Lesson: Historical Fiction Character Actions: Bud, Not Buddy (Lesson 10)

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Lesson Objective

Readers notice when characters’ actions are connected to the setting

Lesson Plan

Lesson 10:

Standards:

  • Identify character traits and cite exact textual support for the thoughts, words, and actions that reveal their personalities.
  • Determine the setting and the significance of the setting on the traits, feelings, and motivations

 

Big Idea: People are influenced by and react to their setting so you need to consider the setting carefully. Readers of historical fiction can use what they know about a setting to understand character actions, feelings, motivations, and traits to make predictions.

 

Teaching Point: Readers notice when characters’ actions are connected to the setting

Materials:

Reading binders, pencils, copies of Bud, Not Buddy, OR handout

 

Reading Workshop Lesson:

  •  Readers, yesterday we discussed the traits of a new character, Lefty Lewis. Today, we are going to read Chapter 12 and discuss how Lefty Lewis’s words, thoughts, and actions are connected to the setting of the book.  
  • [Read to the middle of page 131.] Who can tell the class what a telegram is? Can we figure out what it is using clues from this page?
  • [Read to the first paragraph on page 133.] Why does Lefty Lewis tell Bud to do exactly as he says?
  • [Read to page 135 – stop where Lefty says, “I always thought the boy was unusually handsome.”] Why does Lefty lie to the officer? Does Lefty seem like a dishonest person? Not really – so why is he lying now? [Take a few predictions, then read the next paragraph. See if students have other thoughts after reading that paragraph.]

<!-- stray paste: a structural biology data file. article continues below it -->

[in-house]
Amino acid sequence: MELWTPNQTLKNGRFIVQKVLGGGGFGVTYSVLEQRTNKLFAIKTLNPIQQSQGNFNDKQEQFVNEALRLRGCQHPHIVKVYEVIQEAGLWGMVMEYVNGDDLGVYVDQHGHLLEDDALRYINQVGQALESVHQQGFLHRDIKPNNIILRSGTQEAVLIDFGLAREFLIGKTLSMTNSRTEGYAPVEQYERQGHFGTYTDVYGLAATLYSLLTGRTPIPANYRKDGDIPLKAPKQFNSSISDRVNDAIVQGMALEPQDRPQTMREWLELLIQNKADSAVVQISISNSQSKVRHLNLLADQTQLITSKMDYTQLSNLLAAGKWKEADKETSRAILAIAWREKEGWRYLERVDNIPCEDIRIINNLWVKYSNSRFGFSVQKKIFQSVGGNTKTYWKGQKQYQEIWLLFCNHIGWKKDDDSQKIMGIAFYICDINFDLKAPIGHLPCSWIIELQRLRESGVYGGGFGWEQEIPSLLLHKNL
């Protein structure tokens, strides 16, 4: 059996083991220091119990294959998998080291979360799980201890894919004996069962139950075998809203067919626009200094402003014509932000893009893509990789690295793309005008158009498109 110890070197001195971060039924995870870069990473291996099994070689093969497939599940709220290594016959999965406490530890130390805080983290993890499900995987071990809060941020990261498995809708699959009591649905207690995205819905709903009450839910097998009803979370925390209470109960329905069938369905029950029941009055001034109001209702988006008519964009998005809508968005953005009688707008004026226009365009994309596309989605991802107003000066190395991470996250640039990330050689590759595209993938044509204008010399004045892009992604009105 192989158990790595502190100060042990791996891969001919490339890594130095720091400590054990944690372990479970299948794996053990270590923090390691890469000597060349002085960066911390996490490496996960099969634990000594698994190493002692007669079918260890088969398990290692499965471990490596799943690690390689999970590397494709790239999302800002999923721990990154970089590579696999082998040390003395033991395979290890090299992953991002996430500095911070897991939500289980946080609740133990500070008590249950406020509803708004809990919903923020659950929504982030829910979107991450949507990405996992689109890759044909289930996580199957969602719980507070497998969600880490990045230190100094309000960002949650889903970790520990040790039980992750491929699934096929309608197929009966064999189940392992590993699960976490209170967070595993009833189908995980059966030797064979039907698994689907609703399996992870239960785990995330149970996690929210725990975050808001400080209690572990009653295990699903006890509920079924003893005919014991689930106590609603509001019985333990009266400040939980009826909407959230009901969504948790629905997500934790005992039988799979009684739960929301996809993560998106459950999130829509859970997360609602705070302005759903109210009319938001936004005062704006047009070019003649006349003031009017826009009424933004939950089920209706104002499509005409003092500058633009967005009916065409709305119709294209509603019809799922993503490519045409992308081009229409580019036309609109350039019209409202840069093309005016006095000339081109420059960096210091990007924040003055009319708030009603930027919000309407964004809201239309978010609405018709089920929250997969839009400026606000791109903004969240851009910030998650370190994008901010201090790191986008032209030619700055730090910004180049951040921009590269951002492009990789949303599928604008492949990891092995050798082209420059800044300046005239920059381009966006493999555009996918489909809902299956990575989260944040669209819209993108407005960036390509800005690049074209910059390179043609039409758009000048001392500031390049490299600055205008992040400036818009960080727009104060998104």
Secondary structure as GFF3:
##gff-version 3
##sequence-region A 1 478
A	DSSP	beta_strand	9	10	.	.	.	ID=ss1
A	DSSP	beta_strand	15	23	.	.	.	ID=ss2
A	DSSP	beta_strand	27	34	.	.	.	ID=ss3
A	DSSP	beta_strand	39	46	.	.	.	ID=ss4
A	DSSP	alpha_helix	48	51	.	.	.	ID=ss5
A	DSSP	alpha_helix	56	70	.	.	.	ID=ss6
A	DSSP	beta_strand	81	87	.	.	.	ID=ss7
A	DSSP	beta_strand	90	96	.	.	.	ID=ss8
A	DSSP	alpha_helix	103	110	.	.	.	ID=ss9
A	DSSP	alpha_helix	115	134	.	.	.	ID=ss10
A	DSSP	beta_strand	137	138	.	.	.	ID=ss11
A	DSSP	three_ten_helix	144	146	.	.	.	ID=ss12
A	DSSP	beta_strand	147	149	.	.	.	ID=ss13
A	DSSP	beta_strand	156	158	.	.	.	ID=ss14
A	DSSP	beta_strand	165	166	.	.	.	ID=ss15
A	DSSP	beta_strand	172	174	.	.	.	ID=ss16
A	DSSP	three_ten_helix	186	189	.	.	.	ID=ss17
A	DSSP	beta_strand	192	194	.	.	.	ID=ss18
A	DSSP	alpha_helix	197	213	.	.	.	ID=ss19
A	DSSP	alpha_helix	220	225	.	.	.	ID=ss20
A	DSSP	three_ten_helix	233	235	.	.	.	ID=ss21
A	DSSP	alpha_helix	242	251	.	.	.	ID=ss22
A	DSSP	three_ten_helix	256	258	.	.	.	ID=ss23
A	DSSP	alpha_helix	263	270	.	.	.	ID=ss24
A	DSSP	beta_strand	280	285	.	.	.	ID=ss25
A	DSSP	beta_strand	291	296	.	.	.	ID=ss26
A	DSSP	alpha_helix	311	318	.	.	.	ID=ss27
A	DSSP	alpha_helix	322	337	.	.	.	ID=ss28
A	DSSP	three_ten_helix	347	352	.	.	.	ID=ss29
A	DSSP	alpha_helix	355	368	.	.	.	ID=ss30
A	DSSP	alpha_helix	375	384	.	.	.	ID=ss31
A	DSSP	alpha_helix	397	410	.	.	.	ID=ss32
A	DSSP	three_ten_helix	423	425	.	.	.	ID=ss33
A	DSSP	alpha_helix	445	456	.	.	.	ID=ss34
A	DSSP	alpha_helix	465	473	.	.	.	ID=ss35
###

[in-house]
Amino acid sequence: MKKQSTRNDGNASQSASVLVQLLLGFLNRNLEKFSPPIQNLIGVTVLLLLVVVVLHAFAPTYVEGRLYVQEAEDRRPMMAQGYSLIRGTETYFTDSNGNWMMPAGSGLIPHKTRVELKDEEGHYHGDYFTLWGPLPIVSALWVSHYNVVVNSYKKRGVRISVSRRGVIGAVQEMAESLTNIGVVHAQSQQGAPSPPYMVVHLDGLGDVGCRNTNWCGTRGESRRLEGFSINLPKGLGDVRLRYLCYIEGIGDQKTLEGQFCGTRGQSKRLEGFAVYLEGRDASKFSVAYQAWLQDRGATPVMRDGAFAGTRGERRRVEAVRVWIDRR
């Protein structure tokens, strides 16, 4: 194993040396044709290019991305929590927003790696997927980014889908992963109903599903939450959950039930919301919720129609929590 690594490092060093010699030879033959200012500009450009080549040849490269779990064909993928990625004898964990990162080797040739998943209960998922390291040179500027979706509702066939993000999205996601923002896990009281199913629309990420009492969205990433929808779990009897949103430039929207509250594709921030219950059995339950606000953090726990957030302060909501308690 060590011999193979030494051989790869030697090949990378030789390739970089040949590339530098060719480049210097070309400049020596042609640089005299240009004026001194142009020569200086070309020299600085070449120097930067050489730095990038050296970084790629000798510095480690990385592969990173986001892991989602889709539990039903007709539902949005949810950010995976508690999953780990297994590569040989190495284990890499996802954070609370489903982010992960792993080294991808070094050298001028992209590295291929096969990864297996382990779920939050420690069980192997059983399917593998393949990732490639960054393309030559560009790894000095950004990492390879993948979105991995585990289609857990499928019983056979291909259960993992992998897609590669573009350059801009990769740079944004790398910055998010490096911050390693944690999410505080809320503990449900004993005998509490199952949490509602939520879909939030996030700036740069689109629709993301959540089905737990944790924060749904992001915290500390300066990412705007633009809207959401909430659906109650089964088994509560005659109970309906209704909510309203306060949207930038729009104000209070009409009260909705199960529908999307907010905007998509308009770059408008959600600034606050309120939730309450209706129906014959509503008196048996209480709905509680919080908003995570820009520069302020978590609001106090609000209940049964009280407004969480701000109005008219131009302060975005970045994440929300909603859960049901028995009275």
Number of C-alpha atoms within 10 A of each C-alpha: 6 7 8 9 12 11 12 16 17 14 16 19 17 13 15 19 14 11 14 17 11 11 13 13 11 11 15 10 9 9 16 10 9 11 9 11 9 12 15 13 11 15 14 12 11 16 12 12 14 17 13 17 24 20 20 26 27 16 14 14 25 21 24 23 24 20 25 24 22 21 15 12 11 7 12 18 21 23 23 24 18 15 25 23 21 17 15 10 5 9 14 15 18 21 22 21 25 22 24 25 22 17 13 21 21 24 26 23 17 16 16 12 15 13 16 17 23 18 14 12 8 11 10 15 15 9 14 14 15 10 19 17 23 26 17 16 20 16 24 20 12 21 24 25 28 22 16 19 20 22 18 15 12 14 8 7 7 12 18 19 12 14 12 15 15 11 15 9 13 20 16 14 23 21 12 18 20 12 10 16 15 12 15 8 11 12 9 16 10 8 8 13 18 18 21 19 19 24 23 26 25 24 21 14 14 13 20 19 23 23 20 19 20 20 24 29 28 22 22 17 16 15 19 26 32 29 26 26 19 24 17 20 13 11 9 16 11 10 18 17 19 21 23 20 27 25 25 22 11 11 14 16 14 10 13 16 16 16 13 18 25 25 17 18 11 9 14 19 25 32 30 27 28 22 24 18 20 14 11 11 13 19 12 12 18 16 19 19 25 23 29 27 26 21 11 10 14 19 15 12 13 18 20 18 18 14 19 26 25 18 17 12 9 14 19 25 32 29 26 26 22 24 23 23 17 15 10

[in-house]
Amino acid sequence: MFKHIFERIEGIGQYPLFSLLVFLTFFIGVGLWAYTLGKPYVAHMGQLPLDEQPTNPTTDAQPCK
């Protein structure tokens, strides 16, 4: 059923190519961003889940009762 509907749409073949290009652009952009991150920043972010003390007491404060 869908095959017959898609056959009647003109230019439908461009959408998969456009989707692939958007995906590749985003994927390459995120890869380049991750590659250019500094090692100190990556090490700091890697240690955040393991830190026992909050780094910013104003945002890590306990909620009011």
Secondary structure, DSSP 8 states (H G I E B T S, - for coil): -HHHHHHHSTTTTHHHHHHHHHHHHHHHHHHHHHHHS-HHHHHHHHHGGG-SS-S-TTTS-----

• [Read to the end of page 137.] What do you think is in the box? [Take predictions and push students to back up their predictions with details about the setting or the events in the chapter.]
  • [Read to the break on page 139.] Now we’ve learned some new things about the setting in Michigan in 1936. Besides segregation and the depression, what else is going on? [Call on a student to explain that people in some jobs are trying to form unions but that it is illegal.] Now that we know a little more about the setting, can we explain why Lefty Lewis was dishonest to the police officer? [T&T, then share out.]
  • [Read to the end of the chapter. Maybe stop at the top of page 143, where it mentions to Ku Klux Klan. Take predictions throughout.]
  • Scholars, in your independent reading, you should stop when a character does something unusual. In historical fiction, this might mean that the character is reacting to something important in the book’s setting.  
  • We have another OR today, and again we are going to write a short paragraph with three parts: a topic sentence, a direct quotation from the text, and elaboration connecting the quotation to the topic sentence. Here is today’s question [put up and read aloud]: How does Herman Calloway react when Bud says that he is looking for his father?  

You may want to start letting students write their paragraphs in pairs or independently. I would have mine mark their direct quotation with a post-it note so that I can approve it, then have them write the paragraph independently. I would push my stronger pairs of students to find 2 or 3 pieces of evidence that support their topic sentence instead of just one.

Lesson Resources

Chapter 12 - Open Response.docx  
286

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